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APIs (application programming interfaces) come in many forms. API designers can choose from a range of protocols and standards when creating a new API, depending on the type of API they are creating, and its purpose. This article takes a look at a few important API types and protocols.
Web APIs are APIs that can be accessed using the HTTP protocol. The API defines endpoints, and valid request and response formats. Web APIs include the APIs used to communicate with the browser (see Mozilla’s Web APIs and interfaces list). They may be services such as web notifications and web storage. Different web APIs feature varying levels of security and privacy, including open, internal and partner APIs. Multiple web APIs can be combined into a composite API - a collection of data or service APIs.
Open APIs, also known as external or public APIs, are available to developers and other users with minimal restrictions. They may require registration, and use of an API key, or may be completely open. They are intended for external users (developers at other companies, for example) to access data or services. As an example, take a look at the Food Hygiene Rating API provided by the UK government. Any developer can access it, without even registering, allowing app builders to include governmental data on restaurant standards in their apps.
In contrast to open APIs, internal APIs are designed to be hidden from external users. They are used within a company to share resources. They allow different teams or sections of a business to consume each other’s tools, data and programs. Using internal APIs has several advantages over conventional integration techniques, including security and access control, an audit trail of system access, and a standard interface for connecting multiple services.
Partner APIs are technically similar to open APIs, but they feature restricted access, often controlled through a third-party API gateway. They are usually intended for a specific purpose, such as providing access to a paid-for service. This is a very common pattern in software as a service ecosystem.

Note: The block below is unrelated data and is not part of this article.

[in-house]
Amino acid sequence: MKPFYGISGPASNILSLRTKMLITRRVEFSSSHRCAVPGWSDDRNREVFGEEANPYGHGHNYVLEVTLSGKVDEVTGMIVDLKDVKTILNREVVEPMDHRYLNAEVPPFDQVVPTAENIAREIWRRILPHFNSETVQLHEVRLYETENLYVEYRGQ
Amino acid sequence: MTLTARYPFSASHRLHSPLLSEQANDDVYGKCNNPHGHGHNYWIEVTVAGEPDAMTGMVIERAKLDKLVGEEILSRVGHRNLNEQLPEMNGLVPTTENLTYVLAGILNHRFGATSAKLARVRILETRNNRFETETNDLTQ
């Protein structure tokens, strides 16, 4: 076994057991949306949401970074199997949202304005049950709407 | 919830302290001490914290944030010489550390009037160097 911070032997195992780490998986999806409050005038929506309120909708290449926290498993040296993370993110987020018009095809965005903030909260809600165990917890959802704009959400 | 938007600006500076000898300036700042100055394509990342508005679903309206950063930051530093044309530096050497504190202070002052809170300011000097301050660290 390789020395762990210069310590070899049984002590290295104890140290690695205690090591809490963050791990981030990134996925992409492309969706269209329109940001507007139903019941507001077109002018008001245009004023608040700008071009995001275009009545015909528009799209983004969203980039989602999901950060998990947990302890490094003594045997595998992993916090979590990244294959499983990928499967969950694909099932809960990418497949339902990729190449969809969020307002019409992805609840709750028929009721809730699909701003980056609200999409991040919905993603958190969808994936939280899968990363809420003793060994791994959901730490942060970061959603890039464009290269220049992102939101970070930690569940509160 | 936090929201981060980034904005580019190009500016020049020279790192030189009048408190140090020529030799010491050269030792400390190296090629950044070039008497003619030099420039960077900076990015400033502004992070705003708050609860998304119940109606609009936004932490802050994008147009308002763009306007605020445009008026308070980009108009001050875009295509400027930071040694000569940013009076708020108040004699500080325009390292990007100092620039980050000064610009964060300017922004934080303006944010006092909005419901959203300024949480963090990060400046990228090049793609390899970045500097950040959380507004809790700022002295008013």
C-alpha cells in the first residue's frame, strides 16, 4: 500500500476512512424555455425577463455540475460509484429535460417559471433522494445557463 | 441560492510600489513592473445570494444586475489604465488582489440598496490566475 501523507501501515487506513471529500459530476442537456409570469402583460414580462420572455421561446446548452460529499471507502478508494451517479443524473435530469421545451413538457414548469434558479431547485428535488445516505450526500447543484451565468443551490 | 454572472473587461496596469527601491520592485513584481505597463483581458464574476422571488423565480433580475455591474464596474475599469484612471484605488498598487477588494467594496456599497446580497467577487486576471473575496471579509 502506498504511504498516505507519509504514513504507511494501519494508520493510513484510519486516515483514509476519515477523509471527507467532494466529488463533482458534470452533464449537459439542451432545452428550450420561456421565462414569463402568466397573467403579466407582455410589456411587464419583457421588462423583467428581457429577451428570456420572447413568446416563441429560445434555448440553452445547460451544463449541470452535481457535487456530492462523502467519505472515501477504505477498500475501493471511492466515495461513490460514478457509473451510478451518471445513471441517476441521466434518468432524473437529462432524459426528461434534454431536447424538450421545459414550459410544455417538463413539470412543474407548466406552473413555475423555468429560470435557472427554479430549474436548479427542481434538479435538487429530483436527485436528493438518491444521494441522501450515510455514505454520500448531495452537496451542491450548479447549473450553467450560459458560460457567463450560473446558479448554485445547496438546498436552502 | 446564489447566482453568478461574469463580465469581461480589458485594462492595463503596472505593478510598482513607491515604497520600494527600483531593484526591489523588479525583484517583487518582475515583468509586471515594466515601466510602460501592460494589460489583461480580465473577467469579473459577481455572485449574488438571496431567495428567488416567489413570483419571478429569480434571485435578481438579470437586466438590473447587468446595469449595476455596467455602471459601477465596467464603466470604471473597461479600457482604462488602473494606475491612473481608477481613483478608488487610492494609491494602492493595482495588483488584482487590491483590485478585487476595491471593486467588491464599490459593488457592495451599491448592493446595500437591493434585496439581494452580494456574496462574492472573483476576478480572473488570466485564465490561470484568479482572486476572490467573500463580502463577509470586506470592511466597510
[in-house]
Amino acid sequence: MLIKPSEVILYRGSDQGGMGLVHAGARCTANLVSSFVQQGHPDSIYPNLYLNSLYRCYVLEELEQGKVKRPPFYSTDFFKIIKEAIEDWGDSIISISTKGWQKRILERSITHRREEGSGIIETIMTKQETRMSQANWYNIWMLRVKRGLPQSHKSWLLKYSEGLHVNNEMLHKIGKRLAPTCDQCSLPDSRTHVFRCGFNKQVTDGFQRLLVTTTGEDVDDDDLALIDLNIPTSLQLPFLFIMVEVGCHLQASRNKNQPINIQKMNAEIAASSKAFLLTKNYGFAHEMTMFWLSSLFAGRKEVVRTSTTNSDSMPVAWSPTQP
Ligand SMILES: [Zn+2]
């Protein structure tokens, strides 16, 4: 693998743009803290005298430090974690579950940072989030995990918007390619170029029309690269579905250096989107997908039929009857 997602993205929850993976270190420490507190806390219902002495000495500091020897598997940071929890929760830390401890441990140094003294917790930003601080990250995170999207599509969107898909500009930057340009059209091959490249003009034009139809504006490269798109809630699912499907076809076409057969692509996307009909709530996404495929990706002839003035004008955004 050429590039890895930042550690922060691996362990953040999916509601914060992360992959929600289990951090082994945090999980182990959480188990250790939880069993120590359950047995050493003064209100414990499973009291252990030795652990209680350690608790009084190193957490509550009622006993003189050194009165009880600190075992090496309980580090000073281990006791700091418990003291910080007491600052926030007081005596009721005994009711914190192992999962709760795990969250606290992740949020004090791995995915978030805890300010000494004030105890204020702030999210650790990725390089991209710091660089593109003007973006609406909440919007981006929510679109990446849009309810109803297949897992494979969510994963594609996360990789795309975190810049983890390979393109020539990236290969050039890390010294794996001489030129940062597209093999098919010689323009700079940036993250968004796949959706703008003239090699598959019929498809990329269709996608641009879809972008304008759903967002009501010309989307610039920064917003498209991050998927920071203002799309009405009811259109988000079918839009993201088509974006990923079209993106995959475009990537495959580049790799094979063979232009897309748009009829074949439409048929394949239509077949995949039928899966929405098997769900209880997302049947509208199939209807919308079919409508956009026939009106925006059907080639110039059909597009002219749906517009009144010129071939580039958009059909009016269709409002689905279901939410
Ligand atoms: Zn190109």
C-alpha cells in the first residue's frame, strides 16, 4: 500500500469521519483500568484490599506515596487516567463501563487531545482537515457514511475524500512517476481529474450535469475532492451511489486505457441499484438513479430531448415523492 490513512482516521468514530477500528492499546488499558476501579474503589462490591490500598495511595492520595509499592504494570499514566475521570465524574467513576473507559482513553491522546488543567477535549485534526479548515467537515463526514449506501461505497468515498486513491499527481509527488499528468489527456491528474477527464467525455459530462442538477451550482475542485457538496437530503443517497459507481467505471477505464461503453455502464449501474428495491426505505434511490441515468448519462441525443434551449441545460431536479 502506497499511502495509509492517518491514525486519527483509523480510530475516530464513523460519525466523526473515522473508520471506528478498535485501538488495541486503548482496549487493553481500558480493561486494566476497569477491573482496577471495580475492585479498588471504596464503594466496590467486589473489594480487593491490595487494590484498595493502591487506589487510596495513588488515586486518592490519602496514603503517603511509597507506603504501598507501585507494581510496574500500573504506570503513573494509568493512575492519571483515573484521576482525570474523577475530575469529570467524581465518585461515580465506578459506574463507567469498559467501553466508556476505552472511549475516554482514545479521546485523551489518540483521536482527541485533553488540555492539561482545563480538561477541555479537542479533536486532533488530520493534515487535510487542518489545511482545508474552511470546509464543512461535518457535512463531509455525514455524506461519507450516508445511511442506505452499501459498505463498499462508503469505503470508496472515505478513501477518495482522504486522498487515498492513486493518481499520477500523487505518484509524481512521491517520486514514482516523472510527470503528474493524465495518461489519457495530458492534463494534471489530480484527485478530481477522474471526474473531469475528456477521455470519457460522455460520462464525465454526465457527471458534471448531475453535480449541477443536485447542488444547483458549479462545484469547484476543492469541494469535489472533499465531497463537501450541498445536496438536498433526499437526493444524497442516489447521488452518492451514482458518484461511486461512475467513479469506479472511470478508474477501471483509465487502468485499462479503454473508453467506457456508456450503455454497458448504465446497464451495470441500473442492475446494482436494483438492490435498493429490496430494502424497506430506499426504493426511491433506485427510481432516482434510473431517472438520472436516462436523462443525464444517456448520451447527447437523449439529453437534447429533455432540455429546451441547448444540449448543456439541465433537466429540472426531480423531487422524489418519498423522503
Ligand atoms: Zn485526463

Composite APIs allow developers to access several endpoints in one call. These could be different endpoints of a single API, or they could be multiple services or data sources. Composite APIs are especially useful in microservice architectures, where a user may need information from several services to perform a single task. Using composite APIs can reduce server load and improve application performance, as one call can return all the data a user needs.
An API protocol defines the rules for API calls: it specifies accepted data types and commands. Different API architectures specify different protocol constraints.
REST (representational state transfer) is a very popular web API architecture. To be a REST API, an API must adhere to certain architectural constraints, or principles, including:
An RPC is a remote procedural call protocol. XML-RPC uses XML to encode its calls, while JSON-RPC uses JSON for the encoding. Both protocols are simple. A call can contain multiple parameters, and expects one result. They have a couple of key features, which require a different architecture to REST:
SOAP (simple object access protocol) is an established web API protocol. It is intended to be extensible, neutral (able to operate over a range of communication protocols, including HTTP, SMTP, TCP and more), and independent (it allows for any programming style) The SOAP specification includes:
Note that it is possible to build a RESTful API while using SOAP protocols, although the two are usually considered to be competing standards.
REST APIs are a popular convention, but they can be inefficient for some use cases. With a design around specific resources, multiple calls are often needed to support a single use case. Composite APIs are a potential architectural answer that can bundle multiple calls into a single API request.